For patients with healthy gums or mild gingivitis, a cleaning and dental exam are recommended every six months.
Calculus, or tartar, builds up on the inside of the lower front teeth (see pictures above) and in other areas. This hard, crusty build-up cannot be removed with toothbrush and floss. Plaque sticks more easily to calculus than to a smooth, clean tooth. Calculus and plaque irritate the gums and cause gingivitis and gum disease. Our hygienists are skilled at gently removing the calculus with instruments that clean better than home care.
For patients with chronic gum disease there is a phase of treatment to get the disease under control, and there is a phase of treatment to prevent the gum disease from returning.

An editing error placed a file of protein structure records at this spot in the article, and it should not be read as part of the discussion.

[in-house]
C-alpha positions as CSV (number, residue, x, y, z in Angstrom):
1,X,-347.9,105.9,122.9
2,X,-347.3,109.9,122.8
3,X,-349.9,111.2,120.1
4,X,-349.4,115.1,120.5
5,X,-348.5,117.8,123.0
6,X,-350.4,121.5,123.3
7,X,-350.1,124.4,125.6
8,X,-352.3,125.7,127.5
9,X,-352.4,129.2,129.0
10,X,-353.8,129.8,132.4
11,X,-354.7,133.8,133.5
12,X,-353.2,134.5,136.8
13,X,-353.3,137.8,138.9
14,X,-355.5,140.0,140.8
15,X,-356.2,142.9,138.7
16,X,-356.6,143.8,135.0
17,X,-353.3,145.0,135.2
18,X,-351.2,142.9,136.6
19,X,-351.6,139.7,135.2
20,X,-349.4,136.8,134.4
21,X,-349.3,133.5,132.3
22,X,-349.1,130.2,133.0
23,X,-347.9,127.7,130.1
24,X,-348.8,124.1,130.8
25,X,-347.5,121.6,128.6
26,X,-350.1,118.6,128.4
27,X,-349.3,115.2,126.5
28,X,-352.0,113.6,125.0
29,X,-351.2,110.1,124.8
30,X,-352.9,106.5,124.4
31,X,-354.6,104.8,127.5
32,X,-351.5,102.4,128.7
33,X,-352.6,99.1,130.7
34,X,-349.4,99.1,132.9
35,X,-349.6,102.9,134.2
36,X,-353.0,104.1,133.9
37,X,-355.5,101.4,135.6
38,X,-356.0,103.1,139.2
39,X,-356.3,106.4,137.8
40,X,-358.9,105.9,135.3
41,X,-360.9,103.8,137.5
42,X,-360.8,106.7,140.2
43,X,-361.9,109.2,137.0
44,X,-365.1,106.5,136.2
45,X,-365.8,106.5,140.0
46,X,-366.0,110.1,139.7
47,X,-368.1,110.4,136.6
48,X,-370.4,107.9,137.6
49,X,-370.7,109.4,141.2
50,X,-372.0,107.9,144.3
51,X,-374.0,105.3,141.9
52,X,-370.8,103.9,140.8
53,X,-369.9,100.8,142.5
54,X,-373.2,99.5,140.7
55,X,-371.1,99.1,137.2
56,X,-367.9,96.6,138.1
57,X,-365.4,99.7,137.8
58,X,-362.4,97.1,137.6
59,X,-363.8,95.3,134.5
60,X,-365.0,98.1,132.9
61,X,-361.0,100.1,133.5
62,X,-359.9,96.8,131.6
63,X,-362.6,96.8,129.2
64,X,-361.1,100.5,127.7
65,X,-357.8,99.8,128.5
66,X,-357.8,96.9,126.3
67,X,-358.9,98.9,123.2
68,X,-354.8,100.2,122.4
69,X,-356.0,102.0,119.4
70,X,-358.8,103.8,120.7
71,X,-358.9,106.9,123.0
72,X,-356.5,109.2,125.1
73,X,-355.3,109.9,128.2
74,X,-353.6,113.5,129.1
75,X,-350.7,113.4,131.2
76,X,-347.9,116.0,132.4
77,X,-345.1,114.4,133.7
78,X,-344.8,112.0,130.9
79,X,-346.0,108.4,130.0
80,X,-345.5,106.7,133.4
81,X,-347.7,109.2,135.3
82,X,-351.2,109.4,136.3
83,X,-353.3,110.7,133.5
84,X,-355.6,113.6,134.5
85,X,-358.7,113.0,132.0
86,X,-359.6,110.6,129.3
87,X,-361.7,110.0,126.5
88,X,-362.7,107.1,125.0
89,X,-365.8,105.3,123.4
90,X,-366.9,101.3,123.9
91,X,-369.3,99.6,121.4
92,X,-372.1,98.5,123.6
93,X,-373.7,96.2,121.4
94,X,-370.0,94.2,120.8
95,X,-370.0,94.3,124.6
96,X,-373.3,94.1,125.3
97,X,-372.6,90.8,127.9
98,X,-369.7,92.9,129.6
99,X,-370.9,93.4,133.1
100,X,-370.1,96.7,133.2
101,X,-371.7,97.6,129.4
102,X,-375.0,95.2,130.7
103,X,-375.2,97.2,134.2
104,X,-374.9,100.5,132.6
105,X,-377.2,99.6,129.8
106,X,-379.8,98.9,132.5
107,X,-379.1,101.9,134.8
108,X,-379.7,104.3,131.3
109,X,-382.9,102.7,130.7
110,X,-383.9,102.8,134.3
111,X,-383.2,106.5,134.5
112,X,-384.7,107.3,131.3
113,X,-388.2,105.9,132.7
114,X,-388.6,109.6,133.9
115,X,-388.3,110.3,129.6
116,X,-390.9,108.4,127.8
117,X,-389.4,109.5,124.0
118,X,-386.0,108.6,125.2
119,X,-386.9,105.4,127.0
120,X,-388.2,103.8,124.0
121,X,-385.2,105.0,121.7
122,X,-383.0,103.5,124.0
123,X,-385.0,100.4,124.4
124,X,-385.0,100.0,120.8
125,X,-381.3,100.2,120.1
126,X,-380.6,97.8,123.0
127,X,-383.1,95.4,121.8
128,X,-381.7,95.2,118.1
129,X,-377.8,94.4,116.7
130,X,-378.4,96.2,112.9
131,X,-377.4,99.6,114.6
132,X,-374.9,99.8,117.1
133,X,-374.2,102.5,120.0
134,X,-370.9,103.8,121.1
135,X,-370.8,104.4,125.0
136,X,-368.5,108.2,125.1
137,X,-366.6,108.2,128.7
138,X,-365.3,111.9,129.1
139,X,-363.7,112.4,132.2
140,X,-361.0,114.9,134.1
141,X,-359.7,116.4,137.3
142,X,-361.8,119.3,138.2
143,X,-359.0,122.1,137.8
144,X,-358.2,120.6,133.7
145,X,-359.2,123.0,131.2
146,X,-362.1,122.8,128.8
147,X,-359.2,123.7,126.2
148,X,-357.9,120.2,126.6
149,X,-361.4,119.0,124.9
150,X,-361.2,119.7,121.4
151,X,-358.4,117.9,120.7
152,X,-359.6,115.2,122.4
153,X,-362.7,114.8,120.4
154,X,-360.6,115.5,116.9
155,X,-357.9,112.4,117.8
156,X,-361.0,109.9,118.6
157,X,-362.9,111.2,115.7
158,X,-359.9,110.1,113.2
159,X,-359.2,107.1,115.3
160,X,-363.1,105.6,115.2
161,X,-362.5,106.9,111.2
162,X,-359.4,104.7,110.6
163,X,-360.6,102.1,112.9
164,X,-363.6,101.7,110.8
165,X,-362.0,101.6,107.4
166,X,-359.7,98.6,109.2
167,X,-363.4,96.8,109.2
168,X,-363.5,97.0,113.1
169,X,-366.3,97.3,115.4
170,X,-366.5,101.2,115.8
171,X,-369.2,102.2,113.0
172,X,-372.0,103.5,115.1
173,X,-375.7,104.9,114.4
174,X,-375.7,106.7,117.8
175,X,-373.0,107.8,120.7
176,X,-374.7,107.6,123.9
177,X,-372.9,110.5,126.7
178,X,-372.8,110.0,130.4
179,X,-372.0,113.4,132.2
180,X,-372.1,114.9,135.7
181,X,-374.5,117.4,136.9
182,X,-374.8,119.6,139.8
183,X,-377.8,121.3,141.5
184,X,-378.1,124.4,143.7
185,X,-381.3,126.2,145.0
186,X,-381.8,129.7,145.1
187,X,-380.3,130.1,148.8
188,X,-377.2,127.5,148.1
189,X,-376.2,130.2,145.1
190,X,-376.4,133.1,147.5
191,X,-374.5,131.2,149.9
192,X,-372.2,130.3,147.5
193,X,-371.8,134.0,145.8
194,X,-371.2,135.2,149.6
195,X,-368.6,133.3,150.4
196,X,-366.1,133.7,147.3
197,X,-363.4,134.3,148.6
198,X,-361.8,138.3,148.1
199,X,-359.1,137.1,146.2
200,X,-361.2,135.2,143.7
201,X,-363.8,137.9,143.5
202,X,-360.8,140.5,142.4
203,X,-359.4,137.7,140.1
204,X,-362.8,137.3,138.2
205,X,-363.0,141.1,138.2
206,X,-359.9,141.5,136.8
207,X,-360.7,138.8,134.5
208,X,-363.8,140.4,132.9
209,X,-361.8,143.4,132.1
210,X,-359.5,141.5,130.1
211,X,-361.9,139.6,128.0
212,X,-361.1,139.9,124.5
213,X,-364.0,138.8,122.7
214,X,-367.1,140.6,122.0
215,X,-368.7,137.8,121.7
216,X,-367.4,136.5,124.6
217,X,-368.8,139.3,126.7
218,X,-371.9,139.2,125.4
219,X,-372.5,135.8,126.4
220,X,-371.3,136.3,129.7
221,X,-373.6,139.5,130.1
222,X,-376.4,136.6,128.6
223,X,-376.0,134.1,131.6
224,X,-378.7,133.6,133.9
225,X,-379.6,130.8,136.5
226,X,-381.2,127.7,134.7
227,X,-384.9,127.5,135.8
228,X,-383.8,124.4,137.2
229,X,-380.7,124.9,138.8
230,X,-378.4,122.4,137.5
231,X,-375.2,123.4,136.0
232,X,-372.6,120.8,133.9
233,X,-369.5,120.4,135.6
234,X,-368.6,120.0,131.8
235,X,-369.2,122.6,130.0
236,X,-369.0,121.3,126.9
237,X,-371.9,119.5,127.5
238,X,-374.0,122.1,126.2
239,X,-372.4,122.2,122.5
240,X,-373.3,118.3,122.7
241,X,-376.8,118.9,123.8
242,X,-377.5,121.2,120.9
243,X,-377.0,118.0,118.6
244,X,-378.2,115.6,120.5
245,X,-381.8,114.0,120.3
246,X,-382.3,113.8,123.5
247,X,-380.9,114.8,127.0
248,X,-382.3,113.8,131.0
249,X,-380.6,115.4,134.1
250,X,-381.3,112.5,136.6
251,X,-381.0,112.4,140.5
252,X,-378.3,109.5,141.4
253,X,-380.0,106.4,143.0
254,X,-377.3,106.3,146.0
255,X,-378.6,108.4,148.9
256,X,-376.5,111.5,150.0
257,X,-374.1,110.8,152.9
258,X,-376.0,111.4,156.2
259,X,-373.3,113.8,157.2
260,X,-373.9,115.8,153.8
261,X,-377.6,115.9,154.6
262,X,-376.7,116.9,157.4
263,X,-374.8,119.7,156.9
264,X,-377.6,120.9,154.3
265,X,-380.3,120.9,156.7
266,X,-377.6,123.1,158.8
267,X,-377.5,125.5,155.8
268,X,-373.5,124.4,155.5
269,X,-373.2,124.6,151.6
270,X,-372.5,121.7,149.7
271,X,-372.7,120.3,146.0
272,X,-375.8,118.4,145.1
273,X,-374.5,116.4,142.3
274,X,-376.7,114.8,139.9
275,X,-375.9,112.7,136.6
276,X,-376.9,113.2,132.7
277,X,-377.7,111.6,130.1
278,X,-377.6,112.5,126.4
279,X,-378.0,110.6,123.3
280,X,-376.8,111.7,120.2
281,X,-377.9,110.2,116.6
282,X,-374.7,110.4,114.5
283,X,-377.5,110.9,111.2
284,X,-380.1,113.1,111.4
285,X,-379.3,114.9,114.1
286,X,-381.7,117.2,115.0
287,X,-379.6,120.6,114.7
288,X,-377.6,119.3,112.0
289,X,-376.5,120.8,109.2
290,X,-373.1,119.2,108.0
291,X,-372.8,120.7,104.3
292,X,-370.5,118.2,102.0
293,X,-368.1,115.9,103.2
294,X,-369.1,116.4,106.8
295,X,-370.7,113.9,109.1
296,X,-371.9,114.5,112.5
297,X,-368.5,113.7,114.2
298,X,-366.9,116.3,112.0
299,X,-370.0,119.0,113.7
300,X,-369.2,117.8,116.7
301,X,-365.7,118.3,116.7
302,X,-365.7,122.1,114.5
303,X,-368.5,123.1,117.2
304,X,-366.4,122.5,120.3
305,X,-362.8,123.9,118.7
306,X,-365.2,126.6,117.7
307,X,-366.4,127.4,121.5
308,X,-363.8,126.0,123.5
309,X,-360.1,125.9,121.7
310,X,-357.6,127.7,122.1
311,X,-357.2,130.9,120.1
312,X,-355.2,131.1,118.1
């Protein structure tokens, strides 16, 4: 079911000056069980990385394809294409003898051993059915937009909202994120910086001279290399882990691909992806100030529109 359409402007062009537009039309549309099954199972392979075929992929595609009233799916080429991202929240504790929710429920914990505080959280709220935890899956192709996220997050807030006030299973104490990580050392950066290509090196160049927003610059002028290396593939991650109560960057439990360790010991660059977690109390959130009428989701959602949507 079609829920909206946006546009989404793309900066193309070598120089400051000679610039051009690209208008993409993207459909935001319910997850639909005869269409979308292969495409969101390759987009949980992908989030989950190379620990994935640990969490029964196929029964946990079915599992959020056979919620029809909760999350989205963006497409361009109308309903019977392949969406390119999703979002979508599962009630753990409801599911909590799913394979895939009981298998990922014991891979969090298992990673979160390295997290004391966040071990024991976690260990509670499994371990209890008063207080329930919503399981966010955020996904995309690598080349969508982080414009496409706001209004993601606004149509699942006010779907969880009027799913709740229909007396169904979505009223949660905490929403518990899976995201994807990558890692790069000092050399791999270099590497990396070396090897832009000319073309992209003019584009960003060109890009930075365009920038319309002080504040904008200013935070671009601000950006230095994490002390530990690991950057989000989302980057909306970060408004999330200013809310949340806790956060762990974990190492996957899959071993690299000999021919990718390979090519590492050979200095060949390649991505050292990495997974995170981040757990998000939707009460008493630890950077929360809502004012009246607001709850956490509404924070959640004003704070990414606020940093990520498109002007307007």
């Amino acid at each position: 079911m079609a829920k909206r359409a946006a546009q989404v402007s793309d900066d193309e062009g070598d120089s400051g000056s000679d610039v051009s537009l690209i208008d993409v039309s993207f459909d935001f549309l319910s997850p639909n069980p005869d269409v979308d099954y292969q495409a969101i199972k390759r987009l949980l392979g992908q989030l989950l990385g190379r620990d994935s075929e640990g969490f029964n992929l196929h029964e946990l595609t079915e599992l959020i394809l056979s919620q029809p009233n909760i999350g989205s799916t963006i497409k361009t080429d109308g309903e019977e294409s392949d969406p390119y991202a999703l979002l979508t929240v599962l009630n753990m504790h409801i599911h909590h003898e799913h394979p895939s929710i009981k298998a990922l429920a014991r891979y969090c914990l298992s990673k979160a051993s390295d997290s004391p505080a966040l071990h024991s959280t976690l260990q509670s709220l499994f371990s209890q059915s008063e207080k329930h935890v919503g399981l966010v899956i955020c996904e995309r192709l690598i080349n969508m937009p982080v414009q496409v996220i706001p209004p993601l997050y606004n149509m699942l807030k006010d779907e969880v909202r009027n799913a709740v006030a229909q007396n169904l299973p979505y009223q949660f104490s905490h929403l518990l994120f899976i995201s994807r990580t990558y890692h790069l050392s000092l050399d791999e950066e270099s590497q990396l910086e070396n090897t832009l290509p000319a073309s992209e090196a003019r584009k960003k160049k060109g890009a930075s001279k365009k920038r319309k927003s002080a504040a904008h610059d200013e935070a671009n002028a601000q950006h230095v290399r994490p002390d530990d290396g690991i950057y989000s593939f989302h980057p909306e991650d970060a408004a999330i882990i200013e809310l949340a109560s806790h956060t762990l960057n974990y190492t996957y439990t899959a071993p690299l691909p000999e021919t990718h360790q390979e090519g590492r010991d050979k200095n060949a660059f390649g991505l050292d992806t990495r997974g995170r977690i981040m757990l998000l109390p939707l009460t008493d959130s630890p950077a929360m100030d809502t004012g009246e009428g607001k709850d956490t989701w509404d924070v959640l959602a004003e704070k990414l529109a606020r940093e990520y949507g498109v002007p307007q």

Scaling The initial treatment for gum disease is a deep cleaning or scaling. Bacteria hiding in deep pockets is removed. The gums are numbed so there is no discomfort during this treatment. The gum tissue health will improve after this scaling treatment. About a month later the health of the gums is reevaluated. If healthy, cleanings may be recommended every three or four months instead of every six months. This will ensure maintenance of healthy gums. If the gums are not healthy after scaling the next level of treatment may be local antibiotics or surgery. In specific areas of deep pockets, an antibiotic powder can be placed to kill bacteria and improve gum health.
If needed, periodontal surgery allows for a clear view of the full root surface for better cleaning, and also removes excess gum tissue to make pockets around the teeth more shallow. Once you’ve had gum surgery it is recommended to have more frequent cleanings–every three or four months instead of every six months.